Somali pirates sentenced in South Korea’s first piracy trial

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Five Somali pirates have been sentenced by a South Korean court for their roles in hijacking a South Korean-operated ship in January. The trial marked South Korea’s first attempt to punish foreign pirates.

The five pirates were captured by South Korean navy commandoes on January 21 when they liberated the Samho Jewelry chemical carrier, six days after it was hijacked in the Arabian Sea. 15 commandoes boarded the vessel after jamming communications and radar frequencies. Their activities were monitored via remote camera systems installed on each commando’s helmet and gun.

All 21 crew, including eight South Koreans, two Indonesians and 11 Burmese, were freed unhurt apart from Captain Seok Hae-Kyun, who is still recovering in hospital after multiple operations. Seok intentionally slowed down the hijacked ship as a South Korean destroyer pursued it.

The captain was shot by Mahomed Araye, who was jailed for life last Friday for trying to kill him, AFP reports. Prosecutors had been seeking the death sentence for the pirate.

Meanwhile, Aul Brallat, who is said to have fired at the commandos during an attempted raid on January 18, was jailed for 15 years, while two other pirates, Abdikhad Iman Ali and Abdullah Ali, were each sentenced to 13 years. They had used crew as human shields in the hijacking.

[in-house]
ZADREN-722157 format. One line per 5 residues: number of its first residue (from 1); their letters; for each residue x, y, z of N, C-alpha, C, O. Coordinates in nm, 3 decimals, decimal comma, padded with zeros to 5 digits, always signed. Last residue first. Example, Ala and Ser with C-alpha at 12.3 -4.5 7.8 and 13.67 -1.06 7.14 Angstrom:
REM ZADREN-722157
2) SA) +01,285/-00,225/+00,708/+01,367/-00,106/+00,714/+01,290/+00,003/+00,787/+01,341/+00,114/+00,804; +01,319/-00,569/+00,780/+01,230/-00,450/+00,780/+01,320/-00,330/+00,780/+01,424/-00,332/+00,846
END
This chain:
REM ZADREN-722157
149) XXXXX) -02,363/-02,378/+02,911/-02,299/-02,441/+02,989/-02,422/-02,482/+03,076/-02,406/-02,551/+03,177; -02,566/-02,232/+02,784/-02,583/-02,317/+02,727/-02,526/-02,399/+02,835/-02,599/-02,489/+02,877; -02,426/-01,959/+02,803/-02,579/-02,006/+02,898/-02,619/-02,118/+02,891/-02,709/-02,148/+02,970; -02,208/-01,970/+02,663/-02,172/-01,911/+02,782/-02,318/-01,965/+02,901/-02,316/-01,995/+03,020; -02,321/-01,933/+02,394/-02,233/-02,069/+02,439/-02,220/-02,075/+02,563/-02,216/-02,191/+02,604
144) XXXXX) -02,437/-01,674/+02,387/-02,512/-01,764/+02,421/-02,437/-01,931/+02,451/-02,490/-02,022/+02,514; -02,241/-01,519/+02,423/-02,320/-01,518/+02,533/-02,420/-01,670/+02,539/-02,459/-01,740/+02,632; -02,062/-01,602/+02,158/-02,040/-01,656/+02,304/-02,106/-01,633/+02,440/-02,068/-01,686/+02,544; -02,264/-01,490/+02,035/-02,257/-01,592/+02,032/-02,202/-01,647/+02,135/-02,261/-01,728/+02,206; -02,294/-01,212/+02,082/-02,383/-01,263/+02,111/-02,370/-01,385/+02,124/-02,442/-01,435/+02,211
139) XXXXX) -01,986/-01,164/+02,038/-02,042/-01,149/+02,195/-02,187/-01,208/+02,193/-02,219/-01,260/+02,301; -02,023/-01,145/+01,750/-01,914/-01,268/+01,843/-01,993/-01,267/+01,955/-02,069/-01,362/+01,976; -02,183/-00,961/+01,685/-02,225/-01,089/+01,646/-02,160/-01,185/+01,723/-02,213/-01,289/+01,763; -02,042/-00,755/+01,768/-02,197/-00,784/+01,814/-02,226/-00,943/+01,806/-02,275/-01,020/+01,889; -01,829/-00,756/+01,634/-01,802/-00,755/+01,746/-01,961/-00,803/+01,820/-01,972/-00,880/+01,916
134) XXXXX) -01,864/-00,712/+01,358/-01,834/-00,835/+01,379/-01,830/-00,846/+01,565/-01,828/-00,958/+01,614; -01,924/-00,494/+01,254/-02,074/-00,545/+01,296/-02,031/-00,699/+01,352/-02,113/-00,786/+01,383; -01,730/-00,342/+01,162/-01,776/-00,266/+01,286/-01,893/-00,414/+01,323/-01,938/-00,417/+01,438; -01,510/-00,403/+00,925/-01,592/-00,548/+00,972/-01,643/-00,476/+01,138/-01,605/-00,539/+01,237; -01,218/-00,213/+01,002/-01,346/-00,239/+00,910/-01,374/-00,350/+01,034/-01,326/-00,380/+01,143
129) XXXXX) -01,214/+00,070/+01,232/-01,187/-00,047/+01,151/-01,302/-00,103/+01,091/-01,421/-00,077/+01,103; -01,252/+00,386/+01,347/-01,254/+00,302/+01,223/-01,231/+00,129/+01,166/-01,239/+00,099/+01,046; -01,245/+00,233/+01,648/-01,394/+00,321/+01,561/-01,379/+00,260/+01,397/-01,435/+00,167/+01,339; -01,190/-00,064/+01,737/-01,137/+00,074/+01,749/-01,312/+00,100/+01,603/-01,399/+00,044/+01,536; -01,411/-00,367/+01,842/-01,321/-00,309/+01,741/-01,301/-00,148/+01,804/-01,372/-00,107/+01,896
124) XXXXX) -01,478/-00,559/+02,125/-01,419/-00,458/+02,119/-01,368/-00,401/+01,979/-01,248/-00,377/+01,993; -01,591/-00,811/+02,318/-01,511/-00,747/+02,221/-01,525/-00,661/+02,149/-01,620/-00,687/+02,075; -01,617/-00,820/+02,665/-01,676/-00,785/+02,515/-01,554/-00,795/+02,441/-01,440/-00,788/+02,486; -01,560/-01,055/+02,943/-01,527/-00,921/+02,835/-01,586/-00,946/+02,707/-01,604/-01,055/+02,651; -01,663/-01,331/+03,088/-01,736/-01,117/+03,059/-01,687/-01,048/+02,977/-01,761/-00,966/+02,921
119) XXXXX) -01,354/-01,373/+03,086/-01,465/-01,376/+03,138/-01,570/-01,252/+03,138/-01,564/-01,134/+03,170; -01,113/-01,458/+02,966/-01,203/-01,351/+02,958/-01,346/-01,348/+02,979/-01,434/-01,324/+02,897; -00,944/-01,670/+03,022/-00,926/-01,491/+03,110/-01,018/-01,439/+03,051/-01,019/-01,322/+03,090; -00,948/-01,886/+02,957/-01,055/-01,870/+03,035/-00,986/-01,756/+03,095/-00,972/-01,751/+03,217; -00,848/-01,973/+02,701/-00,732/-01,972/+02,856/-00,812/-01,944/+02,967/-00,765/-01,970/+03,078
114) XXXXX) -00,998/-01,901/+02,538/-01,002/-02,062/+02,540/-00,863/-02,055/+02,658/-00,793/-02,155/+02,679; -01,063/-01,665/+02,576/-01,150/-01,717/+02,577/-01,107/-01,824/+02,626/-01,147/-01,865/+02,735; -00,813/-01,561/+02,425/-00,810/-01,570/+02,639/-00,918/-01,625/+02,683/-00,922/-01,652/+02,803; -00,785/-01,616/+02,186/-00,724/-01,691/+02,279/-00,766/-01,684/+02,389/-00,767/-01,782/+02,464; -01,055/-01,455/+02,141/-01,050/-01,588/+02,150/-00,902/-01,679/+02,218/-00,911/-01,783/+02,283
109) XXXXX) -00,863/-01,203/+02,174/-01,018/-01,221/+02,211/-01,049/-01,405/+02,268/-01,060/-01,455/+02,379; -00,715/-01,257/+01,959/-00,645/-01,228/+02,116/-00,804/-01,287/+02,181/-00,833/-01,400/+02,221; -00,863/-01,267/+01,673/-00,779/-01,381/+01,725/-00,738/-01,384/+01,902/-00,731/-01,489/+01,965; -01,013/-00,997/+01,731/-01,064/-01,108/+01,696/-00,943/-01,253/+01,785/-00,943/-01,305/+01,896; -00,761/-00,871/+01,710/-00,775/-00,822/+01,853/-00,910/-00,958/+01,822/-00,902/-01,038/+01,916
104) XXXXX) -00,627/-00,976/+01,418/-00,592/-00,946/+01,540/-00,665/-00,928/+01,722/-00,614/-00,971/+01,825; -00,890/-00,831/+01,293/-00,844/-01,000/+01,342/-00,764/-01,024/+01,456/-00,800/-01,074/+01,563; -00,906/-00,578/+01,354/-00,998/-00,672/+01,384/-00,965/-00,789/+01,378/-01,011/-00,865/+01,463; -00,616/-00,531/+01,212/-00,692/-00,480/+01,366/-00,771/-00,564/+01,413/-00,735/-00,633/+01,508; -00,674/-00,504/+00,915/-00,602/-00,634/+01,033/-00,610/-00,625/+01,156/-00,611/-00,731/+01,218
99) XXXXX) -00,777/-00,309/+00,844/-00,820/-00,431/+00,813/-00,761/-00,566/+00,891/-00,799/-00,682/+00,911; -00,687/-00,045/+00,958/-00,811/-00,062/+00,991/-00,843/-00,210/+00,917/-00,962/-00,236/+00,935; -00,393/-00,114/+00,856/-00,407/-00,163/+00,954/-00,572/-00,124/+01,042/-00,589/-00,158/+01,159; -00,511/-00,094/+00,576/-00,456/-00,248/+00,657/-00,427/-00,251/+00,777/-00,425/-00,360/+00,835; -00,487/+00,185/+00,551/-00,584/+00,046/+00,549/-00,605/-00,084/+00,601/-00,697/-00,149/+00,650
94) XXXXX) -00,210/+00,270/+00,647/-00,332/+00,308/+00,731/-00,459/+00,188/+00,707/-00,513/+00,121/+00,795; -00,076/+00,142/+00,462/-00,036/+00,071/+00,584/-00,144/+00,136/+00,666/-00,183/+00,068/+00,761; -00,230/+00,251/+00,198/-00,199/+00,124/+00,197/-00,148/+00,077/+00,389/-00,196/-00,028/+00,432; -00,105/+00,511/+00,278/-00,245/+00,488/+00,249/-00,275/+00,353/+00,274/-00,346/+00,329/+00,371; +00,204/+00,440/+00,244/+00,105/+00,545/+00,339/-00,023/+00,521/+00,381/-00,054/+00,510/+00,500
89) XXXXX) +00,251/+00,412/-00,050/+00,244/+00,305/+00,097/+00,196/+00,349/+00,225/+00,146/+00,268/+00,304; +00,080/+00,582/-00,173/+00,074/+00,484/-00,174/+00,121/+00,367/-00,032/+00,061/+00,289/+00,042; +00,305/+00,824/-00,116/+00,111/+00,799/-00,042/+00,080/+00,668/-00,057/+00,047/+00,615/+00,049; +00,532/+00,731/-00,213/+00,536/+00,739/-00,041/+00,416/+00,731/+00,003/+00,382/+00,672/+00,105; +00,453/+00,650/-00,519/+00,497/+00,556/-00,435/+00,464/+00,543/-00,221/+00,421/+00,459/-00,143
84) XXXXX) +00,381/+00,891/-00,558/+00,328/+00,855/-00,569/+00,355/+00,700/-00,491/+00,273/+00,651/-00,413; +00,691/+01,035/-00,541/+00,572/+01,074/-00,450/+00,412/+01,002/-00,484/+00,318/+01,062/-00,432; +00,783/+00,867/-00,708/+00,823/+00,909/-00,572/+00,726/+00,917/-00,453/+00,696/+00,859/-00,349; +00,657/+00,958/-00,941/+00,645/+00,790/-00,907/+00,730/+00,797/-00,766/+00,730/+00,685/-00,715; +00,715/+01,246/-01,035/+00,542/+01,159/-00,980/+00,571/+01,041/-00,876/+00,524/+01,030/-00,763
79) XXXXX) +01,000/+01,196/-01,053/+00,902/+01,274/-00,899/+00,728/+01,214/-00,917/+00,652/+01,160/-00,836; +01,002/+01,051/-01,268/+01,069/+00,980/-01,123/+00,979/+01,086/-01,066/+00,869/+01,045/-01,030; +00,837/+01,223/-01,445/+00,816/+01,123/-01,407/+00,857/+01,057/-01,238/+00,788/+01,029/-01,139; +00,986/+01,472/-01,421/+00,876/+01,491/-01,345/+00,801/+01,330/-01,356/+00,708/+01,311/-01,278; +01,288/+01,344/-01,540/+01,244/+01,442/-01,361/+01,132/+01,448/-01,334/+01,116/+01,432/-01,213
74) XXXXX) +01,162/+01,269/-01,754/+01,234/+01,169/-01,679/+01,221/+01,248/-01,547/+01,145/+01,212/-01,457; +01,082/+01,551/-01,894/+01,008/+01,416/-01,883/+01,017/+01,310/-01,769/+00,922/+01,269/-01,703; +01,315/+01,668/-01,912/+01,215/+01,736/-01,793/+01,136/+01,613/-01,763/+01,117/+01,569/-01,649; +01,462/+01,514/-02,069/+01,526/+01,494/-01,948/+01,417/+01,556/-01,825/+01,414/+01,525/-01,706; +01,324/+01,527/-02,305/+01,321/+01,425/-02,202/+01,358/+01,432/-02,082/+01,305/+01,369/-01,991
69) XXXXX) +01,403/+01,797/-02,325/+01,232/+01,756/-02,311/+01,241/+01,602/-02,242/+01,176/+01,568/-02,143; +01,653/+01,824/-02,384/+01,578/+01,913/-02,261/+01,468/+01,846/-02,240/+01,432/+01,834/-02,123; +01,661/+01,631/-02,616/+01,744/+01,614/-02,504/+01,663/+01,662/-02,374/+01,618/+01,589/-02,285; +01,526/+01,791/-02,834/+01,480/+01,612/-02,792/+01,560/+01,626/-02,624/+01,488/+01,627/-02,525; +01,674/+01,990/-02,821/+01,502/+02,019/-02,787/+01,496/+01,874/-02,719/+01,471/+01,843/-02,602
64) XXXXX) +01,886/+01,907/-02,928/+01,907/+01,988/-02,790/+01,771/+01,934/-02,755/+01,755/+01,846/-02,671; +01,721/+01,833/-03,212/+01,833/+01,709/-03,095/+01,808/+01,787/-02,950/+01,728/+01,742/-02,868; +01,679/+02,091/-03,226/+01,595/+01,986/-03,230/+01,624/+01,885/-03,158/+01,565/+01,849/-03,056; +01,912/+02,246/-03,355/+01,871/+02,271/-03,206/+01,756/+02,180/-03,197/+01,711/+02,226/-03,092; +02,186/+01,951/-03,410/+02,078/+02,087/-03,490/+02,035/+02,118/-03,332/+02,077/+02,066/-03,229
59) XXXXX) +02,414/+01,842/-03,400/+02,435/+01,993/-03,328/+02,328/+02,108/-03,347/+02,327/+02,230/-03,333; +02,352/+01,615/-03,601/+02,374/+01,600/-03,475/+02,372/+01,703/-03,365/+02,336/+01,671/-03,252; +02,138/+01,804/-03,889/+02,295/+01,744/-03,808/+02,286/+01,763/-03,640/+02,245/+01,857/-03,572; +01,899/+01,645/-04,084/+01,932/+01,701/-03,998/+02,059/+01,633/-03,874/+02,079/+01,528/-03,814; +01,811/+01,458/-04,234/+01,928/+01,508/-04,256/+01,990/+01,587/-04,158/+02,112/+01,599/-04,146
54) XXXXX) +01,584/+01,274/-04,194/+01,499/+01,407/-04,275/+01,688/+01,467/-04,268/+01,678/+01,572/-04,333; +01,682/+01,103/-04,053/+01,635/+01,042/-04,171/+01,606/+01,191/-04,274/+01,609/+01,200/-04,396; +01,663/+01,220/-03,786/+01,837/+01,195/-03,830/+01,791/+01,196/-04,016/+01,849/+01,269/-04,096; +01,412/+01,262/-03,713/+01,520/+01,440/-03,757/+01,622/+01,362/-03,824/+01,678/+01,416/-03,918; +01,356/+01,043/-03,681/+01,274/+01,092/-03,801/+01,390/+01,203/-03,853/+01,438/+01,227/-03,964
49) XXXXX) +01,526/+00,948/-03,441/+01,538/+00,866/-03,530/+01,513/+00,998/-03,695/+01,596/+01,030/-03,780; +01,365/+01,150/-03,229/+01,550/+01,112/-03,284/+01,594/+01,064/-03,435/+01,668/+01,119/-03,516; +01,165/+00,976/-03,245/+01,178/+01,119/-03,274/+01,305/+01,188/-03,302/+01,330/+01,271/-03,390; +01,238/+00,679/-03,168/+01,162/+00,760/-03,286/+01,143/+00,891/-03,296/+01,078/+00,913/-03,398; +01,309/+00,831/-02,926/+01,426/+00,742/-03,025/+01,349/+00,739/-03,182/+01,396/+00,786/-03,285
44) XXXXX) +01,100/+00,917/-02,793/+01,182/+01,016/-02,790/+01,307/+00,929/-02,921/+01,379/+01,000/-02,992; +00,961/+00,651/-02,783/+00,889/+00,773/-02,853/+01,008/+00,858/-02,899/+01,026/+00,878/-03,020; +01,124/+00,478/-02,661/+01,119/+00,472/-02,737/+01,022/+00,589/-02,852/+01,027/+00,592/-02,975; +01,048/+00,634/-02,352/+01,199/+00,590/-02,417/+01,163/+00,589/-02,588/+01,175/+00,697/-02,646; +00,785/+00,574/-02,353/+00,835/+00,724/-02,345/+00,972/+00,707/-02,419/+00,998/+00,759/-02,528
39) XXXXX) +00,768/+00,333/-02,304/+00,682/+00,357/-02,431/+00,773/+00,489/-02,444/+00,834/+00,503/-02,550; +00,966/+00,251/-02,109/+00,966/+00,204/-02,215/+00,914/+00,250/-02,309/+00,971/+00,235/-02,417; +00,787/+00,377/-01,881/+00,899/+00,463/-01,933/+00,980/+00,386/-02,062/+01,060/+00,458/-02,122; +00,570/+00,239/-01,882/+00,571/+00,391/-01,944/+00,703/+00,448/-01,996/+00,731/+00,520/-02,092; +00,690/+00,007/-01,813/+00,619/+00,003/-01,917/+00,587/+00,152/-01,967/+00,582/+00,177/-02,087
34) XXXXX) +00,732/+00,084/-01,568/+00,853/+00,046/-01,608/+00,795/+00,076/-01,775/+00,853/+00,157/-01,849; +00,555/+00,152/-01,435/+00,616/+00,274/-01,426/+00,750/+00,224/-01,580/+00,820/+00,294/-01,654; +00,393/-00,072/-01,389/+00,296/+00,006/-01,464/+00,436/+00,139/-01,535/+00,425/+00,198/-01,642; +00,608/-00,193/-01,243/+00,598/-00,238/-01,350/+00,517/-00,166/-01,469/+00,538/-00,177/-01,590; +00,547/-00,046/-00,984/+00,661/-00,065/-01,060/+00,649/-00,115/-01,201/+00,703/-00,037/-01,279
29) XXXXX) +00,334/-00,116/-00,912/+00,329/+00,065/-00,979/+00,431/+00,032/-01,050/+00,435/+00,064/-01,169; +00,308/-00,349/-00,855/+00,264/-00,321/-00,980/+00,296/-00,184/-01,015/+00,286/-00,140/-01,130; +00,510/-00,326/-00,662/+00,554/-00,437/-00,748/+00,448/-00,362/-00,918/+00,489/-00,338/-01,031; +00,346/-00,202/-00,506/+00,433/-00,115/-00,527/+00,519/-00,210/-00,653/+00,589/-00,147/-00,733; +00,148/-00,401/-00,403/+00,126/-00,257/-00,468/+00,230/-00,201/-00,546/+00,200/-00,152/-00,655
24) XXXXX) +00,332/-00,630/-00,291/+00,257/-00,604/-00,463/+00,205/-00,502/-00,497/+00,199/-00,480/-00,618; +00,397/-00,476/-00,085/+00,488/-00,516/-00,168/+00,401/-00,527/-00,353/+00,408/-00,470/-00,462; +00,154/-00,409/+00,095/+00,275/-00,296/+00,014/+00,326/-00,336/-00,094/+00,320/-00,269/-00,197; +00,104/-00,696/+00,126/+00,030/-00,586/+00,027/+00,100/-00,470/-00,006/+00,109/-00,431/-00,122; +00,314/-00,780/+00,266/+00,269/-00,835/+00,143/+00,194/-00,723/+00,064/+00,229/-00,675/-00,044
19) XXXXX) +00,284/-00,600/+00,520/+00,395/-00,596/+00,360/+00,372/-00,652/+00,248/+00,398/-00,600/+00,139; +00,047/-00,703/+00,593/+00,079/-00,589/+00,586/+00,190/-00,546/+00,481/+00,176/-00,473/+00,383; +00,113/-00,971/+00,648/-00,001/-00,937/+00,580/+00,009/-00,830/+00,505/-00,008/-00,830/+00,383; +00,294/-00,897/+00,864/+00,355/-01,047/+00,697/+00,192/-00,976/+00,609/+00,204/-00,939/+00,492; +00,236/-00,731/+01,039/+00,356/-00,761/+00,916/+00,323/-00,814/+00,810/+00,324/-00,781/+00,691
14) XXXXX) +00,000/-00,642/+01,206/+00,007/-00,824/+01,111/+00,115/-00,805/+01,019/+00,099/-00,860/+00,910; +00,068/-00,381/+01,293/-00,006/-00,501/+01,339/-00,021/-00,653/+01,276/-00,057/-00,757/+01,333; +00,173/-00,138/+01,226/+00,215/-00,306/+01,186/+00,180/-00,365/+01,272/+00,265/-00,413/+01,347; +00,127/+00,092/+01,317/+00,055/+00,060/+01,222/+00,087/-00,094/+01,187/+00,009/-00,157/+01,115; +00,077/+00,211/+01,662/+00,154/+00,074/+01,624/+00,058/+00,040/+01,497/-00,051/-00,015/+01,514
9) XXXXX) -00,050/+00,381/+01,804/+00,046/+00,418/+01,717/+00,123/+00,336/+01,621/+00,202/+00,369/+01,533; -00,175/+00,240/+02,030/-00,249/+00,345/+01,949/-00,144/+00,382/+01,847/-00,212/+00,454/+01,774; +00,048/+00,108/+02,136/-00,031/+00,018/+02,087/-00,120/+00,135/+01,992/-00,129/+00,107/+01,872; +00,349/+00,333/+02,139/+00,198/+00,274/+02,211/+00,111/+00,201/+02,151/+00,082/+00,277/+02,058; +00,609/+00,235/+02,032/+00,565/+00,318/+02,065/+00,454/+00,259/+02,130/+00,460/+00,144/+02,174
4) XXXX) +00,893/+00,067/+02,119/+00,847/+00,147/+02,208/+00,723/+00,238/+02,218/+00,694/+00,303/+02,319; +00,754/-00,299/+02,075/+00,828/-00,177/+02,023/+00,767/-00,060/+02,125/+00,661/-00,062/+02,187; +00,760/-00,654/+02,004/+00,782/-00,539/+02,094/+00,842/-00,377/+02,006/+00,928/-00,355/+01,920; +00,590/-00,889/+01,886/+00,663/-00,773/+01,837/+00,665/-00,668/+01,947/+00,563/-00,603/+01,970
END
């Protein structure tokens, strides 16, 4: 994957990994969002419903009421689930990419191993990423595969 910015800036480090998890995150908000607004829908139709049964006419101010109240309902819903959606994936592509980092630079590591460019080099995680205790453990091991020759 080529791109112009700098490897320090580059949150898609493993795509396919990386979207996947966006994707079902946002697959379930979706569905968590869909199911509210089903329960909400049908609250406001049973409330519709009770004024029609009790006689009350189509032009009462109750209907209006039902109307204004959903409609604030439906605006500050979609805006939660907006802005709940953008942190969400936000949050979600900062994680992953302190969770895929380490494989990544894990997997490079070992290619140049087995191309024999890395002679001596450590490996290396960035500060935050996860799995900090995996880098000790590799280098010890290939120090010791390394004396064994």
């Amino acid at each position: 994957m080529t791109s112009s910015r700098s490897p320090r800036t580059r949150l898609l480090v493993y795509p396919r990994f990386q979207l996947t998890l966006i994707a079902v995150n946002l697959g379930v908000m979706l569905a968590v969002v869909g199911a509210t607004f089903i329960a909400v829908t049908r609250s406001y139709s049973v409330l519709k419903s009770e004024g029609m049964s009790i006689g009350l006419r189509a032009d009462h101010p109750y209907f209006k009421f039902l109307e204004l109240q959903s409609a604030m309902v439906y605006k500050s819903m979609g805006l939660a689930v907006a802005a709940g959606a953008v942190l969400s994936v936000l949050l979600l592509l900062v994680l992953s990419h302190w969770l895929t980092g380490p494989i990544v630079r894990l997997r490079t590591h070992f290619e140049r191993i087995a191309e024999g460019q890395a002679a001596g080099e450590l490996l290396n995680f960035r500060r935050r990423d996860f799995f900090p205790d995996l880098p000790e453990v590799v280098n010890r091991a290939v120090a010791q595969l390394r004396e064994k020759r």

“This trial showed that any crimes infringing on the property or life of our people will be punished without fail according to our criminal code,” court spokesman Jeon Ji-Hwan told reporters.

Araye and Brallat have lodged an appeal against the ruling while two other convicted pirates are also expected to appeal, the Yonhap news agency said, adding that prosecutors would seek heavier sentences on appeal.

On Wednesday Abdulahi Husseen Maxamuud, the fifth and final pirate to be sentenced, was given 15 years in prison for his role in the hijacking. Lawyers had said that Maxamuud would be tried separately because he would plead guilty, AFP reports, but on Wednesday he denied major involvement in the attack and claimed he was just the cook.
“I sincerely apologise for what happened… I was not involved in the crime because I was just the cook,” the Yonhap news agency quoted him as telling judges, adding that he had tried to restrain the other pirates.

Although Maxamuud was cleared of attempting to murder the ship’s captain, he was convicted of maritime robbery and other charges. The court said he deserved a heavy penalty because he was involved in piracy and showed little repentance.

The court heard that some of the pirates involved in the Samho Jewelry hijacking had also participated in the hijacking of the 300 000 tonne Samho Dream oil supertanker. Together with its 24 crewmembers, it was released after a US$9 million ransom was paid.

Piracy is a major problem off the Somali coast. According to the International Maritime Bureau, as of May 23 Somali pirates are holding 26 vessels and 522 crewmembers. This year Somali pirates have hijacked 21 vessels out of 139 attempts, capturing 362 hostages in the process and killing seven.



In the most recent attempt on May 31, pirates armed with automatic weapons in a skiff fired on and boarded a bulk carrier in the Red Sea. All crew retreated into the citadel and requested assistance. A naval boarding team boarded and searched the vessel and rescued the crew but no pirates were found onboard.